16 June 1993 – The most important day in my education?

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Yesterday, as I powered down my laptop at work, I caught a glance at the calendar that reminded me that it was 16 June 2023. An unmemorable day? Thirty years earlier to the day had been possibly the most pivotal day of my education. The combination of exam boards and examinations presented me with a bottle-neck on 16th June 1993. It was a mere eight days before my 16th birthday. Eight grades hinged on that day’s examinations (GCSEs in History, Maths, Latin, Combined Science (two GCSEs), two modules for advanced level French for Professional Use, and a Pure Maths 1 paper that I never even asked to sit).

I spent my 16th birthday in hospital recovering from knee surgery. I went into my final GCSE paper nil by mouth. As I walked out of the exam, I went to the local hospital for surgery on both knees that afternoon). Even though I had finished my GCSEs, I had to attend two lessons on 23 June at the “hospital school”. For no other reason than being one day shy of legal school leaving age. This was a week after 16th June.

The bottle-neck of GCSEs and A Level modules, meant I had had to sit two modules in French for Professional Use (the equivalent of a third of an A Level) in the morning. I sat a paper early and ate lunch in an empty classroom to allow me to sit another exam early. The rest of my cohort went into their examination that I had shoe-horned in during the morning.

Alleviating a bottle-neck, not bottling it.

To make the bottle-neck less, I made my day easier by withdrawing from Pure Maths 1. Taking a picnic into the examination hall was unacceptable. By the time of finals at university, Bombay Blue Sapphire and Tonic were in my water bottle. School wasn’t best amused about the whole affair. My laconic answer, “My decision to not turn up is entirely Maths-based”. The “X” I received turned out to be better than the “Y” achieved by one candidate, sitting P1 for the second time. Their performance that morning did not result in an improvement over a previous grade.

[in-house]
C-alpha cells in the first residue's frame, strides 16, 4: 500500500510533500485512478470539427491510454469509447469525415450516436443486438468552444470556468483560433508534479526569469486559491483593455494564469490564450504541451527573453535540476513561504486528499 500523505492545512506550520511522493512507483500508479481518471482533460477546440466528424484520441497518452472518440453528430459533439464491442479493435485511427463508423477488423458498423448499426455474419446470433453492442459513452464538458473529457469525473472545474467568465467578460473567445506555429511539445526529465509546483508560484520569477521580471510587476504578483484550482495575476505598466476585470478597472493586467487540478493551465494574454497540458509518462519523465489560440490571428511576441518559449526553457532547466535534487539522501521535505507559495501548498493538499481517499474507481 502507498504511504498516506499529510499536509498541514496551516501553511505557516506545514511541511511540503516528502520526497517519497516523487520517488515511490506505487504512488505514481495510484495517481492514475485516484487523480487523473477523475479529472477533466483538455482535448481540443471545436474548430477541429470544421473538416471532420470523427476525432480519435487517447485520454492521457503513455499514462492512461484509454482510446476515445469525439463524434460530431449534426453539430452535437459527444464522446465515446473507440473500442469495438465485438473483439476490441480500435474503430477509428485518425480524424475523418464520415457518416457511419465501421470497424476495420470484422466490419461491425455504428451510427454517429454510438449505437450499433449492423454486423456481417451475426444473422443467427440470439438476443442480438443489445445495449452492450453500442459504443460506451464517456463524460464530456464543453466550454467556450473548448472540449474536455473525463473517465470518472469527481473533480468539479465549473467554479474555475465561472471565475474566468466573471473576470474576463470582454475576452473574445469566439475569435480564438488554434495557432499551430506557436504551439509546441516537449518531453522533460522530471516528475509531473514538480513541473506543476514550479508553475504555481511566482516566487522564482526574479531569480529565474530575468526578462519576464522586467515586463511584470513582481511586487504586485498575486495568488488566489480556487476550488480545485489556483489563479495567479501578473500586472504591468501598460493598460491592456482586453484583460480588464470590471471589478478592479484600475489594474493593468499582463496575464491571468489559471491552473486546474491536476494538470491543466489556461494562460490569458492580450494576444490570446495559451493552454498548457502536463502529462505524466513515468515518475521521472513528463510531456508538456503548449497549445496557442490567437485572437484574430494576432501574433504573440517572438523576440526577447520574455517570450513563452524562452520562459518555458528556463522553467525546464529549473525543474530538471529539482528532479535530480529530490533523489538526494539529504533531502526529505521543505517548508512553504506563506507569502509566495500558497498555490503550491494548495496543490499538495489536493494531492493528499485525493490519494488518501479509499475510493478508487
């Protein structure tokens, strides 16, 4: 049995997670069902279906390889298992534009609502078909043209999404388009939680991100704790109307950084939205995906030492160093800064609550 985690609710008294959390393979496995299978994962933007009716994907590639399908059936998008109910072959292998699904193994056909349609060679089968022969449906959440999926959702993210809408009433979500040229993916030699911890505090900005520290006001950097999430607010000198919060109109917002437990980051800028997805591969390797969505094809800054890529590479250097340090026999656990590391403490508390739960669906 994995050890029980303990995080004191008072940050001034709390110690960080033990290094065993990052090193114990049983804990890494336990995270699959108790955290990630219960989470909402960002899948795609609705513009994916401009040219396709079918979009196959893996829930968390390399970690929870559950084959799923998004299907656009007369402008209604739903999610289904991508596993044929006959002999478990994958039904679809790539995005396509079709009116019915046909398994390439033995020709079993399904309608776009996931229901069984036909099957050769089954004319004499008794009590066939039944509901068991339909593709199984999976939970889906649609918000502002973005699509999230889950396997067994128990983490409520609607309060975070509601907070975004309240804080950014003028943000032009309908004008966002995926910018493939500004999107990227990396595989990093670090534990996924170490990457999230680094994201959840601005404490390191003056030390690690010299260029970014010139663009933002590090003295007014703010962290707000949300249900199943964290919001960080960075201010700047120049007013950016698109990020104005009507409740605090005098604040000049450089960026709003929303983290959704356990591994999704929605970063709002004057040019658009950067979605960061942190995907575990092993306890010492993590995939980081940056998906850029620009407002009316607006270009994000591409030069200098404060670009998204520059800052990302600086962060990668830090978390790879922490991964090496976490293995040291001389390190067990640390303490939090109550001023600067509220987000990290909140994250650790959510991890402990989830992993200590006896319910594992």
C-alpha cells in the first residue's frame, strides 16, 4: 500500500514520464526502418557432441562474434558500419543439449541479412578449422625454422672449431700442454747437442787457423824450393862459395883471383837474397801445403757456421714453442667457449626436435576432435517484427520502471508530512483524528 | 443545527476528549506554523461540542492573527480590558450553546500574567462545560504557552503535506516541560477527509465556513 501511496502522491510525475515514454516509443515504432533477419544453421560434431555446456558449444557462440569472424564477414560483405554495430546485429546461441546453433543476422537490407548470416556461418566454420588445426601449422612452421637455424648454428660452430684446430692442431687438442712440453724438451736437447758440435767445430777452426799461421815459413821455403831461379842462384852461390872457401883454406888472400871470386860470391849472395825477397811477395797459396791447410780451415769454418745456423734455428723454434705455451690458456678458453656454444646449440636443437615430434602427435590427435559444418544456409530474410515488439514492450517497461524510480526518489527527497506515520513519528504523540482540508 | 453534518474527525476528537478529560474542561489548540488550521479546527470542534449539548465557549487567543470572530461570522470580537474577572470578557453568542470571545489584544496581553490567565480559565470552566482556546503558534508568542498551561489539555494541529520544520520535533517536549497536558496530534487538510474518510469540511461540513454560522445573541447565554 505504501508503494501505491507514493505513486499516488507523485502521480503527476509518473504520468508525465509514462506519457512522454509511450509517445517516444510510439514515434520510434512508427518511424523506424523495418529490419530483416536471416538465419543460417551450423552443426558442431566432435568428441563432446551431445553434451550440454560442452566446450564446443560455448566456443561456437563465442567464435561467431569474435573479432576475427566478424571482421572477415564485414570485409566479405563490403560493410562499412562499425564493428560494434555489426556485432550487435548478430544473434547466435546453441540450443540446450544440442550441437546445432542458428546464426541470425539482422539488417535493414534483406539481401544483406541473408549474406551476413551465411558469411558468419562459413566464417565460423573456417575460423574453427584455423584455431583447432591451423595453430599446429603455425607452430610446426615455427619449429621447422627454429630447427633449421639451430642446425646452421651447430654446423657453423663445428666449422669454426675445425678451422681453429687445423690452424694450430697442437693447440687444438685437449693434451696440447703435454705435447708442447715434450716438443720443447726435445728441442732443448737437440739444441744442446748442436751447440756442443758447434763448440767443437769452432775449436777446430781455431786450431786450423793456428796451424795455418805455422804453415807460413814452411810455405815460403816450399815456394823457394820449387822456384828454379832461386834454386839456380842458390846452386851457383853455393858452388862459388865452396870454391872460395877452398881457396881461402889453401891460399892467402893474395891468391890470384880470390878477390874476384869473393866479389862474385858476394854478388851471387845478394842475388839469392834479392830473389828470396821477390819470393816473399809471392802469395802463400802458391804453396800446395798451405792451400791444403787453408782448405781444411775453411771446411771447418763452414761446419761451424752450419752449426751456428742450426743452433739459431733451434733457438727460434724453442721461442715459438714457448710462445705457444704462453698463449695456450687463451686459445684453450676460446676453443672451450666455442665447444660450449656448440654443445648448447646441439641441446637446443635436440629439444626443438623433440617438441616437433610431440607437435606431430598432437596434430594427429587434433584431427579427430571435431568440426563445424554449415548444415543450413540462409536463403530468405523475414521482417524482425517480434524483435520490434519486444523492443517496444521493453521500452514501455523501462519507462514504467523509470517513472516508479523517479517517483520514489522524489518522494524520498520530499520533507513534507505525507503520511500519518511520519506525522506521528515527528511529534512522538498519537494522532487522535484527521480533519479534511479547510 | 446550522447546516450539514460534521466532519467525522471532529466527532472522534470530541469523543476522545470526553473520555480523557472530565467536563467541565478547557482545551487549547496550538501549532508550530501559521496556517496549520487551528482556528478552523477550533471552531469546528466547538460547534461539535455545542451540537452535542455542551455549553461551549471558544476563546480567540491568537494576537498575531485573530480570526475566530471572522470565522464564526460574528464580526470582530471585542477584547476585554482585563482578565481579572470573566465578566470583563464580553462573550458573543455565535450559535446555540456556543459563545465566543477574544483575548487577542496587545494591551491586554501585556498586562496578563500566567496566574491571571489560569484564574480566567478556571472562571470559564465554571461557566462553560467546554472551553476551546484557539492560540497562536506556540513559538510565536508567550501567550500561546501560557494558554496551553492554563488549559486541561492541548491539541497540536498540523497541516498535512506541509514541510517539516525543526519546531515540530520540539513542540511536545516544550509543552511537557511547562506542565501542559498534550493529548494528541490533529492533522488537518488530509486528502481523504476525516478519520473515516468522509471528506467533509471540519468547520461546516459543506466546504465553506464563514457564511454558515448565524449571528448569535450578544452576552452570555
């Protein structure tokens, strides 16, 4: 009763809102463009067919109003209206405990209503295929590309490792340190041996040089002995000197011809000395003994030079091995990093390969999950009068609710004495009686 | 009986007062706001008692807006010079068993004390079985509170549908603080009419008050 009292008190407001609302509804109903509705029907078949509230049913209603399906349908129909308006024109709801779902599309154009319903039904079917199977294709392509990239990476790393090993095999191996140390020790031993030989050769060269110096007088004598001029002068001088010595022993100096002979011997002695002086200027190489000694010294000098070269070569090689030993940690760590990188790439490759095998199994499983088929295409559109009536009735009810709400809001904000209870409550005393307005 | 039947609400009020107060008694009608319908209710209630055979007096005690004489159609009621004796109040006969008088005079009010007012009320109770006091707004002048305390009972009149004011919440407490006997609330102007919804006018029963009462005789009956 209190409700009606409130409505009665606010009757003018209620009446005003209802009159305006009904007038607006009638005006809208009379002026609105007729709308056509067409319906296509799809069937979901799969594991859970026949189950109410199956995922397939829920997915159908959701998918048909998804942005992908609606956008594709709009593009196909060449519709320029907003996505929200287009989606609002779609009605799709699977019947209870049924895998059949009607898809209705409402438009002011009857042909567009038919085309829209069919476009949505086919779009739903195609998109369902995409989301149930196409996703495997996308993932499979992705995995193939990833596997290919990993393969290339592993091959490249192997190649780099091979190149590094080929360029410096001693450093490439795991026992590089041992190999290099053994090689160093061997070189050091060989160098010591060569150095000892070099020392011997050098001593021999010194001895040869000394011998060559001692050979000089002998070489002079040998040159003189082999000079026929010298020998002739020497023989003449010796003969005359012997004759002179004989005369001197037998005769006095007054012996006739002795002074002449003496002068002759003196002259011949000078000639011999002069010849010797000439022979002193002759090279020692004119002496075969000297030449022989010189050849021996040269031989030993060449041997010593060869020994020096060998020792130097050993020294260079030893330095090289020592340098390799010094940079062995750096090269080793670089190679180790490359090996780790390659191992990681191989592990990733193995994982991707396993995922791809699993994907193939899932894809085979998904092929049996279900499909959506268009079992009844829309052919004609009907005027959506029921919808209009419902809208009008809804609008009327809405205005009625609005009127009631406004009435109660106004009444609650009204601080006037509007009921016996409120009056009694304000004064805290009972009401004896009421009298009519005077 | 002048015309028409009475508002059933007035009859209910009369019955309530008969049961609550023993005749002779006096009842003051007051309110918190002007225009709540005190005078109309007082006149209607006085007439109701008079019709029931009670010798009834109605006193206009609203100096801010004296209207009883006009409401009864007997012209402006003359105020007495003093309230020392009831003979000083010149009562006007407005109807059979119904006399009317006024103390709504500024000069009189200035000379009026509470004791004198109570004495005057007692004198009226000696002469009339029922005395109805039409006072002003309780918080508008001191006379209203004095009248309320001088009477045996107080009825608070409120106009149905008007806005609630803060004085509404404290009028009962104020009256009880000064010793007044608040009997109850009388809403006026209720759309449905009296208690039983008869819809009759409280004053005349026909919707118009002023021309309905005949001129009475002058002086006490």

An “A” in GCSE Maths as vastly more important than whatever I would achieve in P1. That day was the last time I was ever to do anything educational in relation to mathematics for almost 30 yeats. Recently I started doing maths homework with my eldest son. A couple of friends missed out on “A”s at GCSE after an off day after flunking the P1 paper. I spun it to school that I was selflessly withdrawing from P1 to do another paper into the gap. Doing so ensured there was no extra “isolation” and late sitting of another paper.

Did my rebellion hold me back?

I tend to laugh at the absurdity of it all now. P1 maths (or a lack thereof) hasn’t held me back. I can understand all the calculations for banking supervision and resolution. And of course I understand all sorts of calculations needed to solve a geocache. I can knock up a spreadsheet to game the system over days in lieu and vacation days. In addition, I understand compound interest, realise how to mitigate against exchange-rate risk on a CHF-denominated mortgage and the like. Even in a common currency area, I still understand how to convert currencies in my head. P1 wouldn’t have taught me to haggle with drivers when travelling through Albania,

Ultimately of all the qualifications that hinged on that day, I came out with 4 As, 1 B, and 2 distinctions. And my much cherished X. Thirty years on, it remains the best story that day. And how someone else revised hard, went into the exam, had a shocker and got a Y. Proof that if you have to fail, fail spectacularly and have a story to tell, rather than failing miserably.